My friend Kitty and I are headed up to Corning, New York, to visit the Glass Museum and take in a few lectures on medieval glass and it's historical context. This is very excited for us, as we are both big fans of the medieval period of history, and we are both glass artists. Her medium is more kiln-fired glass, stained and leaded glass, with a little bit of flameworking thrown in. While we're up there, we're going to do a little glassblowing (YAY!), a little shopping and sightseeing, and a trip up to my alma mater, SUNY-Geneseo, and to my hometown, Rochester.

I'm looking forward to immersing myself in nostalgia, learning some things about glass, visiting family and friends, and just generally having a good time in a place I love. I'll definitely be coming home with tons of pictures, and I'll share when I get back.

Right now, I've got to get the family up and moving on this fine Columbus Day Monday. If you don't hear from me before I go, enjoy your week, and I'll talk to you all when I get back!

Oh yeah....how do you like the new blog header?

Thursday, October 7, 2010


A few weeks ago, I was sitting next to a colleague in a meeting at the company I do some work for, and he was talking about treating patients (we're therapists), and he was saying, "My soul is filled by working with these people. I love it. I can't imagine not doing it."

My soul is filled by...

I wrote it down in the margin of the pad I was taking notes on, because it struck me so significantly.

It occurred to me that I did not really know how to complete that sentence. Not that day.

It's an interesting and necessary concept for me....this filling of one's soul...because I believe that all of us are creative people, and that creativity is drawn, like water from a well, from your soul. Granted, it's difficult to make water appear in a dry well, but your soul can be filled up again when it goes dry, if you just allow it to happen. How? By paying attention and being present to what and who you are, and how you live your life, and to the million little things that go on during the day around you.

Be present.

Be mindful.

Observation can bring knowledge and insight when you need it most. But I think the hardest thing is for us to be still and listen and see and just be.

So I realized, over the course of spending time with creative people and going to classes and learning things and trying new thing out and experiencing new ways of thinking and seeing, that MY soul is indeed filled, too.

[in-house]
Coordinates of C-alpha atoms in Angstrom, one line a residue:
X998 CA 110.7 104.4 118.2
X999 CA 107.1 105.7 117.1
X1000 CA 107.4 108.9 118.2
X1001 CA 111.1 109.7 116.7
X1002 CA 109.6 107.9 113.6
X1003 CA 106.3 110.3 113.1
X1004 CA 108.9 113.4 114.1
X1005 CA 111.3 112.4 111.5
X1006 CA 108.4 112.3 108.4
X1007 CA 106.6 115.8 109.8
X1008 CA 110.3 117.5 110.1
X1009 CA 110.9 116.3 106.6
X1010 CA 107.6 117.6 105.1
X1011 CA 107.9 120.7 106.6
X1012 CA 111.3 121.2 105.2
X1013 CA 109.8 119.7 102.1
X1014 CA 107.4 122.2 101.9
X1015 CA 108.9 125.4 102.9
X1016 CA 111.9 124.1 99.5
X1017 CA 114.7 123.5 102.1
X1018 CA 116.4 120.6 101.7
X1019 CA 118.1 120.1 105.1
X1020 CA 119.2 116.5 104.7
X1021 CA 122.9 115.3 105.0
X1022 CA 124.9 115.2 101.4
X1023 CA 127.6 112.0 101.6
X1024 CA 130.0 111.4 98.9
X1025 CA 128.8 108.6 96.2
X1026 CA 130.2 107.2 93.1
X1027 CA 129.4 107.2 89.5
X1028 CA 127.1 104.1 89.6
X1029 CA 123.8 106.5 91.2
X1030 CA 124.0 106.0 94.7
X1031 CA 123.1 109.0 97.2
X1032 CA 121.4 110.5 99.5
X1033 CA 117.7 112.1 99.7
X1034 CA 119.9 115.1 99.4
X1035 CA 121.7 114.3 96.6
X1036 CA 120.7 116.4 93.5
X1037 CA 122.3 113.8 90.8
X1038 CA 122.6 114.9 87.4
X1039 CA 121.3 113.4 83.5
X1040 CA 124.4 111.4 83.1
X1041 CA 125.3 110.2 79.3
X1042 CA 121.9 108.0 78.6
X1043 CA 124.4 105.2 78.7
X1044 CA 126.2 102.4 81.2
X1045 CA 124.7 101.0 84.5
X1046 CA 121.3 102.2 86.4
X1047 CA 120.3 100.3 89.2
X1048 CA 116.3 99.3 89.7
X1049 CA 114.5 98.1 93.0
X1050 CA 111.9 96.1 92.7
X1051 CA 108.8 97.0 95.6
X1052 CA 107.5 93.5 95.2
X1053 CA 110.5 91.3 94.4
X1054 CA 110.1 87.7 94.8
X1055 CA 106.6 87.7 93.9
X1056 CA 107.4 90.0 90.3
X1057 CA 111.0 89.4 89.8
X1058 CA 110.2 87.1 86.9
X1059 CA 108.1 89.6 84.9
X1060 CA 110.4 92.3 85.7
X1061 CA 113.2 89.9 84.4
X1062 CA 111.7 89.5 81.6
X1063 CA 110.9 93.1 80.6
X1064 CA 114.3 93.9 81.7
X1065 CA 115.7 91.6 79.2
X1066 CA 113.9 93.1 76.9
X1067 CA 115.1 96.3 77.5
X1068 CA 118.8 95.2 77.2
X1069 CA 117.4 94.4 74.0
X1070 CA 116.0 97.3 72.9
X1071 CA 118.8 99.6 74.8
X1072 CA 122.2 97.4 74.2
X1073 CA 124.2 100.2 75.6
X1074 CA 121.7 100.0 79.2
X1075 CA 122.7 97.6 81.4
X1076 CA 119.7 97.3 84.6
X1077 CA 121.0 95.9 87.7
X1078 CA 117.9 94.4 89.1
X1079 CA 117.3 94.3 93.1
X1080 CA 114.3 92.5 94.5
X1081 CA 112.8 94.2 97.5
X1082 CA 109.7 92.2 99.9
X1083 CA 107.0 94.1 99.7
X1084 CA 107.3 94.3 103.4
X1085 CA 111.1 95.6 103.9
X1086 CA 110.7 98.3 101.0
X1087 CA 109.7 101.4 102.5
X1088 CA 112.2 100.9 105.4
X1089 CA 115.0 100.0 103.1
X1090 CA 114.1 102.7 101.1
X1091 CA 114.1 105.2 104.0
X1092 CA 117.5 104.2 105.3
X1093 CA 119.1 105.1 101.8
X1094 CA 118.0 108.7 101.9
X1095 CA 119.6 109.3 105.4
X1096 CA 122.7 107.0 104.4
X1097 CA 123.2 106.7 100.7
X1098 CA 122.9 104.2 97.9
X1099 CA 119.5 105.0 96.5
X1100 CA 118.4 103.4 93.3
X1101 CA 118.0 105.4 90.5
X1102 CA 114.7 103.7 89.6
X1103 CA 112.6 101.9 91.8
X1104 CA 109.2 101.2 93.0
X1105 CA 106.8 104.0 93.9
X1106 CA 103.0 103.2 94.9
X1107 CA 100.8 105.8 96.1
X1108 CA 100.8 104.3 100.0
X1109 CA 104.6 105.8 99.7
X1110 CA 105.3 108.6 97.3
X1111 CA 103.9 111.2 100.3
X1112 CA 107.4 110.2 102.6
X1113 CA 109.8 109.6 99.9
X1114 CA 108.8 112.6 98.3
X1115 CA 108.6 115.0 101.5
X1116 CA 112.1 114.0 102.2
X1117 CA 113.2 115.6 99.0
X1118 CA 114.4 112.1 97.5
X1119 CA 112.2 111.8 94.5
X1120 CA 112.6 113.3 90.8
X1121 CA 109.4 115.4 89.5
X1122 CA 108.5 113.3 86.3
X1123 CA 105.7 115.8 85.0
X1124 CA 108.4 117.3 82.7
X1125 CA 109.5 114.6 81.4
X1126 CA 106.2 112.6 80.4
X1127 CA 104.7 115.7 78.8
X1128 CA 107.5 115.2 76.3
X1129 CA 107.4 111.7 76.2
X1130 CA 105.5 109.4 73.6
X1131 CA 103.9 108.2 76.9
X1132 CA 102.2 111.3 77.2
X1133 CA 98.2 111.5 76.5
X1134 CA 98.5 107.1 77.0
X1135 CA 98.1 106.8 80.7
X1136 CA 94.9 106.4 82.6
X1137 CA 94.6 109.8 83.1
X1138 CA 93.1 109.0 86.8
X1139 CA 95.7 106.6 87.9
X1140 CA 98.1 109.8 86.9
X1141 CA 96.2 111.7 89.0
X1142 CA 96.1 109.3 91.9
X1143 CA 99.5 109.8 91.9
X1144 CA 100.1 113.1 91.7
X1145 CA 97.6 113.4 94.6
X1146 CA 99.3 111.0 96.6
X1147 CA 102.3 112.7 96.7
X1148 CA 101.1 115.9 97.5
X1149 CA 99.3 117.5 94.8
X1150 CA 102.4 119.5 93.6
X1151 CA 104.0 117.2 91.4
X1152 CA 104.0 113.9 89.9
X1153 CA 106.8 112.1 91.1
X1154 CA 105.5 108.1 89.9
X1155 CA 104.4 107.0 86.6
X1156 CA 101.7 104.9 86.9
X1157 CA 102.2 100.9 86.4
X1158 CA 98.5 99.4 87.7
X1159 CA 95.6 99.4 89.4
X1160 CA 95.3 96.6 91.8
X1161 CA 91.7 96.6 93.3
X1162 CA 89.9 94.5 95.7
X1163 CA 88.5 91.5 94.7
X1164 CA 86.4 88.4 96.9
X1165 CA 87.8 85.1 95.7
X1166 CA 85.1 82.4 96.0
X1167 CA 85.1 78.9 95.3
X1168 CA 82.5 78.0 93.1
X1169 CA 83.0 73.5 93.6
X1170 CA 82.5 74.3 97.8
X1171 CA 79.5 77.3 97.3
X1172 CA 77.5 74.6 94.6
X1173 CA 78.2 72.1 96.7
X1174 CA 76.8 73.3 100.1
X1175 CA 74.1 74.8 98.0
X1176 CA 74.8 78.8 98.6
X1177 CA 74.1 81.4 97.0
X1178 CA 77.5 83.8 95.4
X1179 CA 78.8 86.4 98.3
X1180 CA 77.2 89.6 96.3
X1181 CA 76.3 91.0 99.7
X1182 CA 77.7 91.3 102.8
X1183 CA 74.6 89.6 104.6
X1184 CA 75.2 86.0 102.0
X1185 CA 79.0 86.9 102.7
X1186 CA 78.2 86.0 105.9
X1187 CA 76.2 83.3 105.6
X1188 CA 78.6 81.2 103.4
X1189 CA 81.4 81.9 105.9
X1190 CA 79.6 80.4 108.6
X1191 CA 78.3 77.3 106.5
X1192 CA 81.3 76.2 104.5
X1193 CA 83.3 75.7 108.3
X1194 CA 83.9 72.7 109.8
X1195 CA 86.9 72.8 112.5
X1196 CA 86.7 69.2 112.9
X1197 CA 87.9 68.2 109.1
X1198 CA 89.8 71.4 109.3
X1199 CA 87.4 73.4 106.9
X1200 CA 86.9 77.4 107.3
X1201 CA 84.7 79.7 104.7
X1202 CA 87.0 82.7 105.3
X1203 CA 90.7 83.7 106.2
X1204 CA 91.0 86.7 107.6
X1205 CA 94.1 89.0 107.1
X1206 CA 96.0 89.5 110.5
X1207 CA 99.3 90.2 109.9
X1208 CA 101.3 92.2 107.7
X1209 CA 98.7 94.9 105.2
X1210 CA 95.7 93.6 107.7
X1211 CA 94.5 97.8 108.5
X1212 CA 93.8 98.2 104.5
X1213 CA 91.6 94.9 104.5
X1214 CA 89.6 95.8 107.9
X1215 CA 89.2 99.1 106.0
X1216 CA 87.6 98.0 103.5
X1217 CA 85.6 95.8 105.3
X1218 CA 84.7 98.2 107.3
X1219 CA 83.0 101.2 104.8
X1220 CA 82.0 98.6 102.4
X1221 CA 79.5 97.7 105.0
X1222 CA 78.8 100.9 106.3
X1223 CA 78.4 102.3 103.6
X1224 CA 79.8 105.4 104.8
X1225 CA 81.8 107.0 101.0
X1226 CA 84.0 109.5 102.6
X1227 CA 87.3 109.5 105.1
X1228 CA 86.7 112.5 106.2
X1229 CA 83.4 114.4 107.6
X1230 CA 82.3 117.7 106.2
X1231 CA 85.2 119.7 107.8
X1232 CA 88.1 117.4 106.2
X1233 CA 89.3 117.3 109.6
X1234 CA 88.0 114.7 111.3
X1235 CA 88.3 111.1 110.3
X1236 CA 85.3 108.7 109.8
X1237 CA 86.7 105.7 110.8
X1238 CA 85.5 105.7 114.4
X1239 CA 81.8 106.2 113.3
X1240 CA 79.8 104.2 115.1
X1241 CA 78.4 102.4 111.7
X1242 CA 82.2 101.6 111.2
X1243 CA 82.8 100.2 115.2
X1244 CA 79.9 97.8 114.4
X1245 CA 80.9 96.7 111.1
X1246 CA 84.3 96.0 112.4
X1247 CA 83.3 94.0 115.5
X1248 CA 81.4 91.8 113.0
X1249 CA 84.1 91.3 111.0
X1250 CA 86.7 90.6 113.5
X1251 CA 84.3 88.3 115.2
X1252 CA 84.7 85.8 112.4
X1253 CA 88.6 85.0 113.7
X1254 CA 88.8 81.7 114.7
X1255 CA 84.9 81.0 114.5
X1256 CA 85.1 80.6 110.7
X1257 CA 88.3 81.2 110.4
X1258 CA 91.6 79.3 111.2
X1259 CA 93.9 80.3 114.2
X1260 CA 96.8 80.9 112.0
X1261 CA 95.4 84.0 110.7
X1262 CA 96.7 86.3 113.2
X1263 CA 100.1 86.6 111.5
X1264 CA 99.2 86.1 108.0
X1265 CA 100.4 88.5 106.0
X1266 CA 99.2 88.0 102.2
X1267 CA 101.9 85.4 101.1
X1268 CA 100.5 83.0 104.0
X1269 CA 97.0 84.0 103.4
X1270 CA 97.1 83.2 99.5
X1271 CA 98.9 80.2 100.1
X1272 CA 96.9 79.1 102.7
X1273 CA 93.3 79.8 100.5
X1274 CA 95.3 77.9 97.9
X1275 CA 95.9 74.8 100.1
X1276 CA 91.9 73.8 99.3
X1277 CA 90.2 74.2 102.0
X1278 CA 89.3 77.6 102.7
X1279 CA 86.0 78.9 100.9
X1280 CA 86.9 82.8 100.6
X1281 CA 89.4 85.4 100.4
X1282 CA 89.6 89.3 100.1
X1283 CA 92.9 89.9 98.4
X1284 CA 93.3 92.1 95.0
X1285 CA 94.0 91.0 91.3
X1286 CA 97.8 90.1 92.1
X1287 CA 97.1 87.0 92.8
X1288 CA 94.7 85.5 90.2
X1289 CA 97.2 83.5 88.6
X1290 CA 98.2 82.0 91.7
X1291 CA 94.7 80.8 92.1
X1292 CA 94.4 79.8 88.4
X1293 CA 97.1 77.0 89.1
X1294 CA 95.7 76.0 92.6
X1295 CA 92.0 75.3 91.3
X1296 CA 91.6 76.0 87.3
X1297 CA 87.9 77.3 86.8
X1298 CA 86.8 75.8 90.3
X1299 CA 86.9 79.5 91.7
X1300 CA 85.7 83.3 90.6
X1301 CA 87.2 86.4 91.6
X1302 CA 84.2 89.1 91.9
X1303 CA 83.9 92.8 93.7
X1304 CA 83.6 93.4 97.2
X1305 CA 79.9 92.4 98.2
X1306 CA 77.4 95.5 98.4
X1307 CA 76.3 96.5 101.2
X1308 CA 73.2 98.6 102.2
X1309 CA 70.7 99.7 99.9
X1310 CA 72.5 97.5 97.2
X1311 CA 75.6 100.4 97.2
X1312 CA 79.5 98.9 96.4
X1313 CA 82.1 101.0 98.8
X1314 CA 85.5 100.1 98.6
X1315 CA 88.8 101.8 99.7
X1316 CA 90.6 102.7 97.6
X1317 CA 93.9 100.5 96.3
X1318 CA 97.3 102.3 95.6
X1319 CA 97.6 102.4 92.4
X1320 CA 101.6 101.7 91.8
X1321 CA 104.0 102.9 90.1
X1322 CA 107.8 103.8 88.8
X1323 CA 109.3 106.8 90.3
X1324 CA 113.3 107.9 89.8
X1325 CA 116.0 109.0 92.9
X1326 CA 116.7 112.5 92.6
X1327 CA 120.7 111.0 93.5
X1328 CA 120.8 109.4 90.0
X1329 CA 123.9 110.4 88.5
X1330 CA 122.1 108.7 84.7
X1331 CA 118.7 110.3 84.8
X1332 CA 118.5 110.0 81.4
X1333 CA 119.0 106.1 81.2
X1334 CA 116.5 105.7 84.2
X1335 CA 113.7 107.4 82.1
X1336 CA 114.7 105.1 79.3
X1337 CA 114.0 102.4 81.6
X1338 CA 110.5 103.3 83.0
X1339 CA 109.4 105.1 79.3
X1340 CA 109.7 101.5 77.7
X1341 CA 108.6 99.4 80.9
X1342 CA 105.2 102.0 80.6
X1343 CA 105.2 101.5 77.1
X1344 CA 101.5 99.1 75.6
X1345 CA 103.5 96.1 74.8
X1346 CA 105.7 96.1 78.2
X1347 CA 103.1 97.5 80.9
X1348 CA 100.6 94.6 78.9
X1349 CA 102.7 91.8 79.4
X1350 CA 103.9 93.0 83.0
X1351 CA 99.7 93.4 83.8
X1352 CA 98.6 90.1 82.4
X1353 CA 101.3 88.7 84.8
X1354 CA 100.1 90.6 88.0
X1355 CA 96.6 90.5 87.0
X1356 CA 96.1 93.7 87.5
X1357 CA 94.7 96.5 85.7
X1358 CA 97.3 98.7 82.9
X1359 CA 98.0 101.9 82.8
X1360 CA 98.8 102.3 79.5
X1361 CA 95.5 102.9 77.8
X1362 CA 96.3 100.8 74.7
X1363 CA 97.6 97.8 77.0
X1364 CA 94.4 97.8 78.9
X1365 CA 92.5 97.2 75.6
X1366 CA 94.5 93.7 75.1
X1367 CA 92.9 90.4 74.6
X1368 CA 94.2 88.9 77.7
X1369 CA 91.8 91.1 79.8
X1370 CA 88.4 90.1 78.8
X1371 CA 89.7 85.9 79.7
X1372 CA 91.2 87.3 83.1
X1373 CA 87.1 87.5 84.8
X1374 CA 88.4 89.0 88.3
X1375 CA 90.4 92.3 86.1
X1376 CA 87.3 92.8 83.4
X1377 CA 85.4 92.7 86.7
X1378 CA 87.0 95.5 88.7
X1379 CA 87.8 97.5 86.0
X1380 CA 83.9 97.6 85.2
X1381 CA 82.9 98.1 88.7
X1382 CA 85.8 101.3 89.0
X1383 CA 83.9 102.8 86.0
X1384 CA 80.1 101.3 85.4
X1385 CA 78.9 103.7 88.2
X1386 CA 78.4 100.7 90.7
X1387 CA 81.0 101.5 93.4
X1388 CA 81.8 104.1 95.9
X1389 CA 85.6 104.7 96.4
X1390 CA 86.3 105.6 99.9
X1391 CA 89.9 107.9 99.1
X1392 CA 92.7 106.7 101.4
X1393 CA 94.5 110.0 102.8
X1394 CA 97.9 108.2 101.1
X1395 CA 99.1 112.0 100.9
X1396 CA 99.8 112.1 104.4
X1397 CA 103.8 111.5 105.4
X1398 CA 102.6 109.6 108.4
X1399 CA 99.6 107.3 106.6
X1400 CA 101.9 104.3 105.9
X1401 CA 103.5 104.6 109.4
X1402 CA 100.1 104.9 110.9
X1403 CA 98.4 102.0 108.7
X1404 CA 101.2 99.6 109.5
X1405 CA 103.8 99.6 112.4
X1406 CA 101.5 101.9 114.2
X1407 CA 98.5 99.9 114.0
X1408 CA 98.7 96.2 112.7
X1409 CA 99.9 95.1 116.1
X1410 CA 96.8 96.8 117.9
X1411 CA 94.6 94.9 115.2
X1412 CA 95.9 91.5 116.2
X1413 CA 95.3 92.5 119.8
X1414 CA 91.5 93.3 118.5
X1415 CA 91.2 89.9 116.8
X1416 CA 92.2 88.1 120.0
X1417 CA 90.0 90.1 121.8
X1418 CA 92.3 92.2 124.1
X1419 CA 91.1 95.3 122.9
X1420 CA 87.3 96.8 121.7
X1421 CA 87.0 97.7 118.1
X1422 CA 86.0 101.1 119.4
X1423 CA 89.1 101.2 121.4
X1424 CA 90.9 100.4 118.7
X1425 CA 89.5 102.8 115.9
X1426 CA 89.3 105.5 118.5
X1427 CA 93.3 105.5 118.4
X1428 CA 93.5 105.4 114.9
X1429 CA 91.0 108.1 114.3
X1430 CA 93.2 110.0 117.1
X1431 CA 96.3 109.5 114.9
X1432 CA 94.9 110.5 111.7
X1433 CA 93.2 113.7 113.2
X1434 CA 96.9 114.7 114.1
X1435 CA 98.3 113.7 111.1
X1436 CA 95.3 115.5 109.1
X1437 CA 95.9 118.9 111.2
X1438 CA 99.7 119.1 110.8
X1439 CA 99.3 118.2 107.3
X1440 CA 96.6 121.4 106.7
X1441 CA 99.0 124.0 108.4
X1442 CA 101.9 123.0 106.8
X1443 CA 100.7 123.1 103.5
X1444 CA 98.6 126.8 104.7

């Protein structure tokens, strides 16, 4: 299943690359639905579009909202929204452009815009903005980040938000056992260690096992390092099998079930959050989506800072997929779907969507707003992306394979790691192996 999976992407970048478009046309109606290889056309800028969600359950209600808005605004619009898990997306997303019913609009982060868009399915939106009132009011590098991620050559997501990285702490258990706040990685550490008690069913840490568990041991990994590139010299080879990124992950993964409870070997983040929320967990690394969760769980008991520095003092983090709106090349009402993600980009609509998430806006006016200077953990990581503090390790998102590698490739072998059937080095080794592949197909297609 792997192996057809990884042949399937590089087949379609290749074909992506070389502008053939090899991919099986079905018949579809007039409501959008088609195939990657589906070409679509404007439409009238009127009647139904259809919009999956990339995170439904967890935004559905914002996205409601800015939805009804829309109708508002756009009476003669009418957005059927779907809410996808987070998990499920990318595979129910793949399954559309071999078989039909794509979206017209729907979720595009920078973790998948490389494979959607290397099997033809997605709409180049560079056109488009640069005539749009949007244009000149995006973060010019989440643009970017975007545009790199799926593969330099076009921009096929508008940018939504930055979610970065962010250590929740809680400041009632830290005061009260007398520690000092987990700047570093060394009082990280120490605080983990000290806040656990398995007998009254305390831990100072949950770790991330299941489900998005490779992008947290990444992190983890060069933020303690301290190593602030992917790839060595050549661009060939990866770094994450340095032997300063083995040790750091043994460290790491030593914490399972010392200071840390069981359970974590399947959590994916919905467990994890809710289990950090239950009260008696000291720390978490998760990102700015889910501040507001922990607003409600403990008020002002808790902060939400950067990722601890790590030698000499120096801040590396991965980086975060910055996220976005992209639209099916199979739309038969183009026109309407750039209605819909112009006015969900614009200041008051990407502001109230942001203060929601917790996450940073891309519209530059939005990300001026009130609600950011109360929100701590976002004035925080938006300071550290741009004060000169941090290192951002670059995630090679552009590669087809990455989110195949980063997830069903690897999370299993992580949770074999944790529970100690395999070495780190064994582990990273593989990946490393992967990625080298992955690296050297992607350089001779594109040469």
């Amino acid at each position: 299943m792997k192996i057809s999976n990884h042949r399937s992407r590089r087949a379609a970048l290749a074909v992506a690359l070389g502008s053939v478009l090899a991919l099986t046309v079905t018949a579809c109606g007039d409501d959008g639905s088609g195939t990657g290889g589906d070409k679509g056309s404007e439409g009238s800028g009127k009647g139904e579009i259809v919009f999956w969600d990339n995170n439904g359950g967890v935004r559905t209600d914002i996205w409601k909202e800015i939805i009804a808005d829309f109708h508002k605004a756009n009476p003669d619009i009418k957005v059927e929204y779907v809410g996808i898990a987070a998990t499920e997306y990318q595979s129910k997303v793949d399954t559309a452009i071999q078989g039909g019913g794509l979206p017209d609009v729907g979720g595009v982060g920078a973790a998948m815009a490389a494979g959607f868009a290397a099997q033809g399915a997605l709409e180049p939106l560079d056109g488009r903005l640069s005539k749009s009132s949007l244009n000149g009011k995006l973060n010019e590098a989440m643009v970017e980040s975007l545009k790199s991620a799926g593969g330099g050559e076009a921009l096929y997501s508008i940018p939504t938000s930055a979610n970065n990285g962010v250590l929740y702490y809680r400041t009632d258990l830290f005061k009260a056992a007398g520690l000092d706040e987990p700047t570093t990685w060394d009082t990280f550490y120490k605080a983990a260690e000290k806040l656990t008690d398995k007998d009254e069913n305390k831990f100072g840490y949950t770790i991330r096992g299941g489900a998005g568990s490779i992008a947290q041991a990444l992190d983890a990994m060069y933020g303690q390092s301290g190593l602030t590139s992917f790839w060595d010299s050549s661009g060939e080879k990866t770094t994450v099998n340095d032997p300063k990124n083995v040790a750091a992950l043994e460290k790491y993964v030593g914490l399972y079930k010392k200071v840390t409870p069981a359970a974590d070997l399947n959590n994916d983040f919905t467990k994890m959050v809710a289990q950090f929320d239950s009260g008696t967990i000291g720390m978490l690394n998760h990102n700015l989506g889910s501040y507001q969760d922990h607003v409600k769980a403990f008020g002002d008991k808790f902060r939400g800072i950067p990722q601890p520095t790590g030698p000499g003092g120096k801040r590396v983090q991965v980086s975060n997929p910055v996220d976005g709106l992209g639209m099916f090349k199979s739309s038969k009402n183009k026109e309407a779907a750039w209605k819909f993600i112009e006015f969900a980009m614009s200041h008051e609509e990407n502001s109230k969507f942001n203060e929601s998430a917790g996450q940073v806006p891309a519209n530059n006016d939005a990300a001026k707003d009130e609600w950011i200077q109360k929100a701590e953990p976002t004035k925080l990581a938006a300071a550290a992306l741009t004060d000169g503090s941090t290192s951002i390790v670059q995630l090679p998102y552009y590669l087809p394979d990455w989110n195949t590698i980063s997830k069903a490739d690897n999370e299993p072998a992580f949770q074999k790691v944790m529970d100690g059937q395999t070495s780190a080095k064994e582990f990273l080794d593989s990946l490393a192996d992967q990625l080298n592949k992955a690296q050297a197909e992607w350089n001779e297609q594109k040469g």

Not by treating patients, as my friend's is, but by the act of creating.

I think I've known this for some time, but I tried so hard to narrow it down. Creating? Just creating? Why couldn't my soul be filled by a specific thing, like flameworking, or making jewelry, or baking bread, or sewing? I do all those things; why doesn't ONE stand out?

Well, because it's ALL of those acts together that replenish me. I live my life as a large creative event, I've noticed, and if I actually am mindful of what I am doing, it can ALL fill my soul.

Elusive, this knowledge of self, isn't it?

Kind of like the Green Man here, hiding in the oaks....

So.....how is your soul filled?

Monday, October 4, 2010

On a Roll!

It's been a couple of days since I talked about the Hard Candy class at ArtBLISS. I promised at the end of that post to talk about the second class I took with Melissa, her evening 'Roll Playing' class, which was all about learning to use a rolling mill and trying out various textures on metal.

If I wasn't a total tool junkie before, I sure am now. Must. Have Rolling. Mill.

Oh my goodness, so much fun!! I had no idea that you could put such cool textures on metal just by running it through a machine that looks like a pasta maker on steroids!

For those of you who are uninitiated, this is a rolling mill:
The picture doesn't show the arm of the mill, but it's long, and physics is your friend here, because this sucker puts some *serious* pressure on stuff! Pretty much everything that gets run through here is destroyed (except your metal sheet!) when it comes out the other side. About the only thing that managed to not get totally obliterated by the rolling was a spiral of 16g bronze wire. It survived at least my two rollings, and at least one other person rolled it. Even still, it got really flattened.

So, Melissa explained how to use the mill, and what and how to put through the rollers. Then we were off to the races, annealing metal sheet, and running it through with all kinds of added "stuff". I LOVED this! It was so amazing what you could do!

Here is one of my favorites, a piece of annealed bronze with a skeletonized leaf impressed on it:

After I milled this, I punched holes in the top for linking into a necklace, and then I hammered the edges and background area around the leaf. A dunk in some liver of sulphur and done! Nice, huh? I already have a vision for the necklace that goes with this. :)

Next I rolled some sheet copper with a piece of plastic onion bag, and some small leaf stickers, and got this:

I love the onion-bag texture! And I was amazed by how thin something can be and still make a really good impression! Amazing!

And here is this, one of my very favorites:
Some leaf stickers and a piece of tulle! I had to burn the stickers off with a torch, they were practically embedded in the copper!

And finally, the bronze wire I was talking about:
I actually ran both these metal pieces through with the wire sandwiched in between. one piece of copper had some wallpaper on it, which is how I got the texture on the piece on the left.

Cool, huh?

I can think of about a gazillion ways to use the patterned metal, and it's just so much fun to try different things! And because I certainly AM a class-A tool junkie, this new tool has gone on my wish list. Santa probably won't be bringing it to me this year, because I have need of a few other things first, but definitely next year, my goal is to get one. Contenti has one (the one in the picture at the top of this post) for about $200, which really isn't bad when you think about how heavy and massive a tool this is.

Oh, and tomorrow, my hole punch and soldering stand should be here! I have some enamels, some copper discs, I got a small torch at Home Depot, and look out, it's gonna be ON this week!

I can't wait to make some cool stuff!